>> Chris Landreth
Academy-Award winning 3D animator/director
This year Chris Landreth won the Academy Award for his animated short
about Canadian animator Ryan Larkin, a one-time Oscar nominee for his
1965 film, Walking, and now a panhandler on the streets of Montreal.
Landreth creates an animated documentary using natural dialog as
voiceover. The result is a psycho-realist tour of Larkin’s life through
interviews with Ryan and people who knew him.
F&V: How did you come up with the idea for Ryan?
I met Ryan Larkin in the summer of 2000. I hung out with him for
one week and thought, "What a life story this guy has." It has all the
elements of drama. It’s got tragedy, comedy, absurdity, [and] this
redemptive element. It was an easy story, but there were some other
things that crept in. And there are some other themes as a result of it
that are about Ryan, but also about alcoholism, addiction, mental
illness, fear of failure. These relate to Ryan, but the interviewer
gets sucked into it.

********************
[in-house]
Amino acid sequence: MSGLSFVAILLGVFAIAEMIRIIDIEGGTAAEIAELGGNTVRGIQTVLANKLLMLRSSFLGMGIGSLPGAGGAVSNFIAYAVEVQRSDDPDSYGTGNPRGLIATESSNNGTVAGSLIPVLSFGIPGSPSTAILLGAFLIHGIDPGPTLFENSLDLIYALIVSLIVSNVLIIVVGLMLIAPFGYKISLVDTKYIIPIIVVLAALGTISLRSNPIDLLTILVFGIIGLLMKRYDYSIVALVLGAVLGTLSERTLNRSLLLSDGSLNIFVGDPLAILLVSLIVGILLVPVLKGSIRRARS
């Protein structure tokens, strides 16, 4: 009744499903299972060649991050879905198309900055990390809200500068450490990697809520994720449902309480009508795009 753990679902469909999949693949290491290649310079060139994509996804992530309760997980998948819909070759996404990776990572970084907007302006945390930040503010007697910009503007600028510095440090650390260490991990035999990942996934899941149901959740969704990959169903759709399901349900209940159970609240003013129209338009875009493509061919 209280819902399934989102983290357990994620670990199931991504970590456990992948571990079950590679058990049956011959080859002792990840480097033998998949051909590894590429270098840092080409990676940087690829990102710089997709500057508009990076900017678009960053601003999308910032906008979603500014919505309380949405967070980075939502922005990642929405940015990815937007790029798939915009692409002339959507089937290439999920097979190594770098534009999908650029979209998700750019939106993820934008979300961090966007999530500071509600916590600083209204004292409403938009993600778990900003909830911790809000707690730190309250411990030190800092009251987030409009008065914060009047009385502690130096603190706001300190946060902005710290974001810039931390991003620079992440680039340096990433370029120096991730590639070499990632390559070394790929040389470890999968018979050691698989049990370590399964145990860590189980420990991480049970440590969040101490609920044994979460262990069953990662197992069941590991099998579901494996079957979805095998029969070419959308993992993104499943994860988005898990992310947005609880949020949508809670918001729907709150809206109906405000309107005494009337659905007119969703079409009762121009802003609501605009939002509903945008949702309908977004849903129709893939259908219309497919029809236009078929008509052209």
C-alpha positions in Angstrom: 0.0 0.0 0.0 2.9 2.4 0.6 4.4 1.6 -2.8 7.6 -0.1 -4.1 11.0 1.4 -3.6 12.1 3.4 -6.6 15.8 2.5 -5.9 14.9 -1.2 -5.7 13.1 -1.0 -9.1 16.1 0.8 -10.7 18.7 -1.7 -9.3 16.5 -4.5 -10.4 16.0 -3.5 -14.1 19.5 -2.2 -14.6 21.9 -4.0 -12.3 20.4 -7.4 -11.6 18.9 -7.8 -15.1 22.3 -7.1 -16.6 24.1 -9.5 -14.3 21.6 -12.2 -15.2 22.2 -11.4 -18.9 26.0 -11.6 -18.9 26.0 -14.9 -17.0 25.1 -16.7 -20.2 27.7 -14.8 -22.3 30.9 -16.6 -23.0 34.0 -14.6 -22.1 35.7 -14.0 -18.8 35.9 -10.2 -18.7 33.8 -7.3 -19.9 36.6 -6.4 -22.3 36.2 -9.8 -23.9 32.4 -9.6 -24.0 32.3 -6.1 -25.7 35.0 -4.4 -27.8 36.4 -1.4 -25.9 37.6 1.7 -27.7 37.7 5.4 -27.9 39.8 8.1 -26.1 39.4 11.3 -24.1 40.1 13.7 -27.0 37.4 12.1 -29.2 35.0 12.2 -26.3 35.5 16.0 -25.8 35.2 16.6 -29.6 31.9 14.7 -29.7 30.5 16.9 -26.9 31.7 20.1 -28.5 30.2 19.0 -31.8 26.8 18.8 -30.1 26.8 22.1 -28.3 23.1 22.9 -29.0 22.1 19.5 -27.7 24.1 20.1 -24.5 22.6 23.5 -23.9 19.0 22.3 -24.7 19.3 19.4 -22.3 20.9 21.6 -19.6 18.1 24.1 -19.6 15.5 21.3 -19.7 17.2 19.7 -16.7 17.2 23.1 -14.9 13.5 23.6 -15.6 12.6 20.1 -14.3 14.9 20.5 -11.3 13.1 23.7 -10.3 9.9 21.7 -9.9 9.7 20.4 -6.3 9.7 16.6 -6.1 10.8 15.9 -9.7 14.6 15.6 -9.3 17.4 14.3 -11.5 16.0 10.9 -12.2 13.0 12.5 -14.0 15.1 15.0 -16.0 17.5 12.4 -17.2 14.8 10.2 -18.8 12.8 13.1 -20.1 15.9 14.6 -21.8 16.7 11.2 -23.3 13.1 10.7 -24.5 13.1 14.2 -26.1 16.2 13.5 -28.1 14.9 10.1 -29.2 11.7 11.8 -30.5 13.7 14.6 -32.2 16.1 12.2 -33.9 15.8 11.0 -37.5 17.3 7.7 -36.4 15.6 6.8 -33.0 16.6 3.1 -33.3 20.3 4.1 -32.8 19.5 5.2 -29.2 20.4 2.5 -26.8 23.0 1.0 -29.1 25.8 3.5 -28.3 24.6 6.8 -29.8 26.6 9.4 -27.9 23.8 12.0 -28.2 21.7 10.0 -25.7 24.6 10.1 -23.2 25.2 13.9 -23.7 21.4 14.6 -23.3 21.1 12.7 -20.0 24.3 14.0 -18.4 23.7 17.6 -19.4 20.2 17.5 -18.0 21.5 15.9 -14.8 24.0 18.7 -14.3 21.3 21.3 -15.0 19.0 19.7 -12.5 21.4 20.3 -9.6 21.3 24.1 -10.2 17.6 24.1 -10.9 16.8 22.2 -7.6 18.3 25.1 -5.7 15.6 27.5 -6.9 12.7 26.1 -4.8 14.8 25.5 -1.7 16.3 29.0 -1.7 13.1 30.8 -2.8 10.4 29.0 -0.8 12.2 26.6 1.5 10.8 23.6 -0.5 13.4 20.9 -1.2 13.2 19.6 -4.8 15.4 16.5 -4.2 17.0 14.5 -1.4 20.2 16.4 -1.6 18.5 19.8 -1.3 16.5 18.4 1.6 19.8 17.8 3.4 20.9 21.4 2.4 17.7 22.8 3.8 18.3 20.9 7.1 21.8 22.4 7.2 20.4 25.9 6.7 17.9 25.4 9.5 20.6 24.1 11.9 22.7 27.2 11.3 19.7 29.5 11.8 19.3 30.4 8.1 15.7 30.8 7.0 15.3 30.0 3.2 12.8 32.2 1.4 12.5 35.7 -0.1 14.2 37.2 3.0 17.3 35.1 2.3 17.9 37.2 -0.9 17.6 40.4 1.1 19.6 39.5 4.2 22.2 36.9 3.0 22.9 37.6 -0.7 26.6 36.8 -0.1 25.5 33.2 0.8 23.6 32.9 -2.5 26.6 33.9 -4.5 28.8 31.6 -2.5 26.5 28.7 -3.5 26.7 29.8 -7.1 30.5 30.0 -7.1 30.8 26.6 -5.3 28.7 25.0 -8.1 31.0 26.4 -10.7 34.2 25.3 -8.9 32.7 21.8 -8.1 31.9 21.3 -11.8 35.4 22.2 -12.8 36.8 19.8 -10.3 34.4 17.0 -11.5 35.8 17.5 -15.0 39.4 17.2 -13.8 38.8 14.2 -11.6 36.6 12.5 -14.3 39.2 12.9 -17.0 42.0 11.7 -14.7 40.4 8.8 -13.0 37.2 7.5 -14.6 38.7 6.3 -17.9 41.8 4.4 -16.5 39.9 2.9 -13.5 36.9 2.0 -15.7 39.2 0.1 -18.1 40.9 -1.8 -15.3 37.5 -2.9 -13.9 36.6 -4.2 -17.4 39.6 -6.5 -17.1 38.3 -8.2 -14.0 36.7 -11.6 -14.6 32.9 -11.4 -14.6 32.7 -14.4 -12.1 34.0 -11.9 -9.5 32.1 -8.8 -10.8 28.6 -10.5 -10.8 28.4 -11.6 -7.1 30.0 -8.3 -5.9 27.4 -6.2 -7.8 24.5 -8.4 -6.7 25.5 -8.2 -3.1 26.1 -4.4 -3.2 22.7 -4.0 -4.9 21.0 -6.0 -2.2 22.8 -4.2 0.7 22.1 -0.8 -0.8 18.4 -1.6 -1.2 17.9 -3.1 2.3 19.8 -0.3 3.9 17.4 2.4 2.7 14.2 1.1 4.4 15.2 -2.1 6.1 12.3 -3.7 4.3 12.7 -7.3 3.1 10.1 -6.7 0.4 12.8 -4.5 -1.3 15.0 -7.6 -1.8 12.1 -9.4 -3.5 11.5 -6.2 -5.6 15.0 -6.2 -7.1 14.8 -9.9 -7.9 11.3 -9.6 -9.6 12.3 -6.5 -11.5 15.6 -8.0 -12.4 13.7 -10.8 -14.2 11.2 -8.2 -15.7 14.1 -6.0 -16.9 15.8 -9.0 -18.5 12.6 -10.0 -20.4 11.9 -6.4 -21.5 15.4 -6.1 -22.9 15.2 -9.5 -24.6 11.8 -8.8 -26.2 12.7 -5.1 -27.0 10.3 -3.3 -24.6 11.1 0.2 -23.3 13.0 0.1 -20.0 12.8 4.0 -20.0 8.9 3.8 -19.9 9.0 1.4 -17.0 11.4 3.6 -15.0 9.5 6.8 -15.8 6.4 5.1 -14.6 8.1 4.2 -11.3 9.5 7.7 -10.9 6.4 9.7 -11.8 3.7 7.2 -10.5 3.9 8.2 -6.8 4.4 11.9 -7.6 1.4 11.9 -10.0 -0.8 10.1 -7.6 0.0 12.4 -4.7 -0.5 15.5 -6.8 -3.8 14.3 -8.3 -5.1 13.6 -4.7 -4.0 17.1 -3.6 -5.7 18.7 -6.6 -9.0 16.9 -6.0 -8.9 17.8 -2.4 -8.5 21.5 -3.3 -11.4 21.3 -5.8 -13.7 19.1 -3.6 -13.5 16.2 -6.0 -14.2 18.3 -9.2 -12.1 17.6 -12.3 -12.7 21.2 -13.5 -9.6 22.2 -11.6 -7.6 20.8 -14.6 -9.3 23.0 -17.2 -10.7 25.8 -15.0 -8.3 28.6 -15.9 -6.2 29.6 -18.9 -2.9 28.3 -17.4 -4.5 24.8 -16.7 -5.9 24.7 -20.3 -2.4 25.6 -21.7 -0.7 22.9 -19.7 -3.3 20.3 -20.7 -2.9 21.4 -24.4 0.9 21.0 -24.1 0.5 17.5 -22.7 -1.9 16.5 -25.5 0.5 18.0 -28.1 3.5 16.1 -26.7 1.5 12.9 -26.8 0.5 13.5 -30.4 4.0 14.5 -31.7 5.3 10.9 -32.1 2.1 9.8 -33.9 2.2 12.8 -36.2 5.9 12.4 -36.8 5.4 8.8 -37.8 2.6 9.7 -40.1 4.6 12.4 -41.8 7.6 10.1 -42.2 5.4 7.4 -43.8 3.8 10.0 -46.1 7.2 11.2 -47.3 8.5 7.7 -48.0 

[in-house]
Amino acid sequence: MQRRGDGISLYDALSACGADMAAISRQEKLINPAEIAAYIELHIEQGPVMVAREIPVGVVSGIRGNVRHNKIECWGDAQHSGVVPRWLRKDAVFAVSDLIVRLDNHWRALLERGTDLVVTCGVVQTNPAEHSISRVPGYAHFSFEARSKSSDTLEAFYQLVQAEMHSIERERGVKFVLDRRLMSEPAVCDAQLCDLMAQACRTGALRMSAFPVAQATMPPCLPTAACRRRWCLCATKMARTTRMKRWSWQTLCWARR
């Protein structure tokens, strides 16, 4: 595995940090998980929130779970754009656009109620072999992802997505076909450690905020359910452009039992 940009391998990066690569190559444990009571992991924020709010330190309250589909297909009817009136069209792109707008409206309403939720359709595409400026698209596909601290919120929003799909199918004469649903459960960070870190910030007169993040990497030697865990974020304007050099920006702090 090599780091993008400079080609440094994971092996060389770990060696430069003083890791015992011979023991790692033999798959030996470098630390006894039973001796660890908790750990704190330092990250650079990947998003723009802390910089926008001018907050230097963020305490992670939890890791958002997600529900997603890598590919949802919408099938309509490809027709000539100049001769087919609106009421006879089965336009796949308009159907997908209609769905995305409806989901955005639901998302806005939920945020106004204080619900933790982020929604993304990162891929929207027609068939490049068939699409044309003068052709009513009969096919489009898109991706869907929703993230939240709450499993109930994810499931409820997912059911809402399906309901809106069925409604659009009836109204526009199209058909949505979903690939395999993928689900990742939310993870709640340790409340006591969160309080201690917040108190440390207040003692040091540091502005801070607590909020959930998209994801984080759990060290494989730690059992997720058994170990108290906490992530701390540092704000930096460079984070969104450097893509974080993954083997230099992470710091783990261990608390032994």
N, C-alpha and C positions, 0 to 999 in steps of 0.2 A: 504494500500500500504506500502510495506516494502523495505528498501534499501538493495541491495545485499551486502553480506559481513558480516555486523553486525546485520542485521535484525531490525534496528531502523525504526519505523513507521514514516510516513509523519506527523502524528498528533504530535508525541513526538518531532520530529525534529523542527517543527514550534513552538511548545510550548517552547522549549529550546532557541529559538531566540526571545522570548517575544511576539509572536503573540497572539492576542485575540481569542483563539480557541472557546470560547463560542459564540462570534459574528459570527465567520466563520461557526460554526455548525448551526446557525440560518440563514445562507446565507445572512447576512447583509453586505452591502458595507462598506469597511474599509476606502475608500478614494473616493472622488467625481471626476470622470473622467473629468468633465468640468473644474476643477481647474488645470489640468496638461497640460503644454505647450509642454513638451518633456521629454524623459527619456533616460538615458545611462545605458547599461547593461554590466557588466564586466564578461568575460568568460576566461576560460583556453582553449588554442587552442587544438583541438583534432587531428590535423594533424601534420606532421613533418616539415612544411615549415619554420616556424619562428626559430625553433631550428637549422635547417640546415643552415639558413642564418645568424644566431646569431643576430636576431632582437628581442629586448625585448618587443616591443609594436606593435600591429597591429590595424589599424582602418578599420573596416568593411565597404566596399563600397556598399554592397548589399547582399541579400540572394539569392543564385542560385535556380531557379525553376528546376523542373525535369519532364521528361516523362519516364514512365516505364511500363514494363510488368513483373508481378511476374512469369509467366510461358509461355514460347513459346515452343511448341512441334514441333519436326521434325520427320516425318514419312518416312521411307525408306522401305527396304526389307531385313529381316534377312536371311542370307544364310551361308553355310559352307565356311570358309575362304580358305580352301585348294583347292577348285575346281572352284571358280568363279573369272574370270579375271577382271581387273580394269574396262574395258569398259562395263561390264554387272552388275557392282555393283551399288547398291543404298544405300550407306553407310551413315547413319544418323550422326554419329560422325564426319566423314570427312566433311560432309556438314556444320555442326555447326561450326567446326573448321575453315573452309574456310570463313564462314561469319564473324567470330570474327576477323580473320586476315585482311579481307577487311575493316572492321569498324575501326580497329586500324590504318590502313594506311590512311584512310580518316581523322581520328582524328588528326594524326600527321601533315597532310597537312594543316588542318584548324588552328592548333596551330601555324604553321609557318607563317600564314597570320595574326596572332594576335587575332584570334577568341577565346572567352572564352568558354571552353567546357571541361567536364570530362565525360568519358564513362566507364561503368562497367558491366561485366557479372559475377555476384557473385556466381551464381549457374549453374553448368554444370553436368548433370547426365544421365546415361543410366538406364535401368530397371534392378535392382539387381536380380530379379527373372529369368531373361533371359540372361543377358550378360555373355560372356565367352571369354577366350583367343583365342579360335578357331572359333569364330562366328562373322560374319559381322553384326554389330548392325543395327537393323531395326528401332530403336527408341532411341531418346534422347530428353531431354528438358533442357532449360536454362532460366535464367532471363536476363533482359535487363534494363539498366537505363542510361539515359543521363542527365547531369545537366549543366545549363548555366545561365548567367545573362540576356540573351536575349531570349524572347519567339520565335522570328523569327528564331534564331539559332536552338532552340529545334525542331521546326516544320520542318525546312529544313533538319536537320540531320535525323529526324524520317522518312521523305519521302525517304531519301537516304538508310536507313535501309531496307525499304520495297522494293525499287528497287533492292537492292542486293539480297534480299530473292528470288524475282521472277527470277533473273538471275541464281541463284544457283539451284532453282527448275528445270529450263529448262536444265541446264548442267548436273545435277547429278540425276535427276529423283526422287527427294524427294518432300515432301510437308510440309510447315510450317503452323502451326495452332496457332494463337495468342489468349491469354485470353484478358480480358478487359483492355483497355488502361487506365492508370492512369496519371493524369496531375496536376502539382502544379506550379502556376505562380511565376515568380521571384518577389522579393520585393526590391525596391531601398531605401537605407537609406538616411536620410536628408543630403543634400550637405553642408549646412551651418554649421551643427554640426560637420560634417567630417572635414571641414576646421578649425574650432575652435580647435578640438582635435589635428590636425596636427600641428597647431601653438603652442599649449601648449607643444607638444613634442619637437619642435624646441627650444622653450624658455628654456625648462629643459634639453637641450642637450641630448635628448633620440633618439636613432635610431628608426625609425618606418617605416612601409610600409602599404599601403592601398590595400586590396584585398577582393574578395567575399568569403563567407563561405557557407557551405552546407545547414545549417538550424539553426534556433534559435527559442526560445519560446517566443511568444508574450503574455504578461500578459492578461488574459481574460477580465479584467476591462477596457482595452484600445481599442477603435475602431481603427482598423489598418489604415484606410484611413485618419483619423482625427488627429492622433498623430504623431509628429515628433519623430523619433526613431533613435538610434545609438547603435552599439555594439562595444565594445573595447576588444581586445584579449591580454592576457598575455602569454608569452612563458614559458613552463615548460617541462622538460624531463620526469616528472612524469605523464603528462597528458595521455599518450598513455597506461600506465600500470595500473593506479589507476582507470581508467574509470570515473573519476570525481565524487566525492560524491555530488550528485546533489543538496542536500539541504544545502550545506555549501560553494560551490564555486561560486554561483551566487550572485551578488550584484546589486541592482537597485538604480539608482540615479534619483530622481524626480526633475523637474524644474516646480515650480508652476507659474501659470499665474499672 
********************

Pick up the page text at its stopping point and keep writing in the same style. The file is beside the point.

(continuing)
F&V: How large was the crew?
I had a CG supervisor, four animators, one texture guy, one render
person, two set modelers, [and] two or three character modelers. I’m
starting to get vague because people were volunteering sometimes a week
of time, sometimes an hour of time. The credit roll is 100 names or so.
Most of those are people who spent an hour working here or a couple
hours there. The main crew was about nine people.
F&V: What did you use to animate?
Maya. The reason we used Maya was paint effects. It is a huge
integral part of the film. The hair is done in paint effects. There are
two characters that are sketchy-looking; all paint effects. You see
this painterly, smeary look that gradually envelops the environment.
That’s also paint effects. We had a render farm donated by Intel.
F&V: Has Ryan seen the film?
Yes. Ryan is really happy about it. At the Ottawa Animation
Festival, where Ryan won grand prize, he got up on stage with me and
took a bow.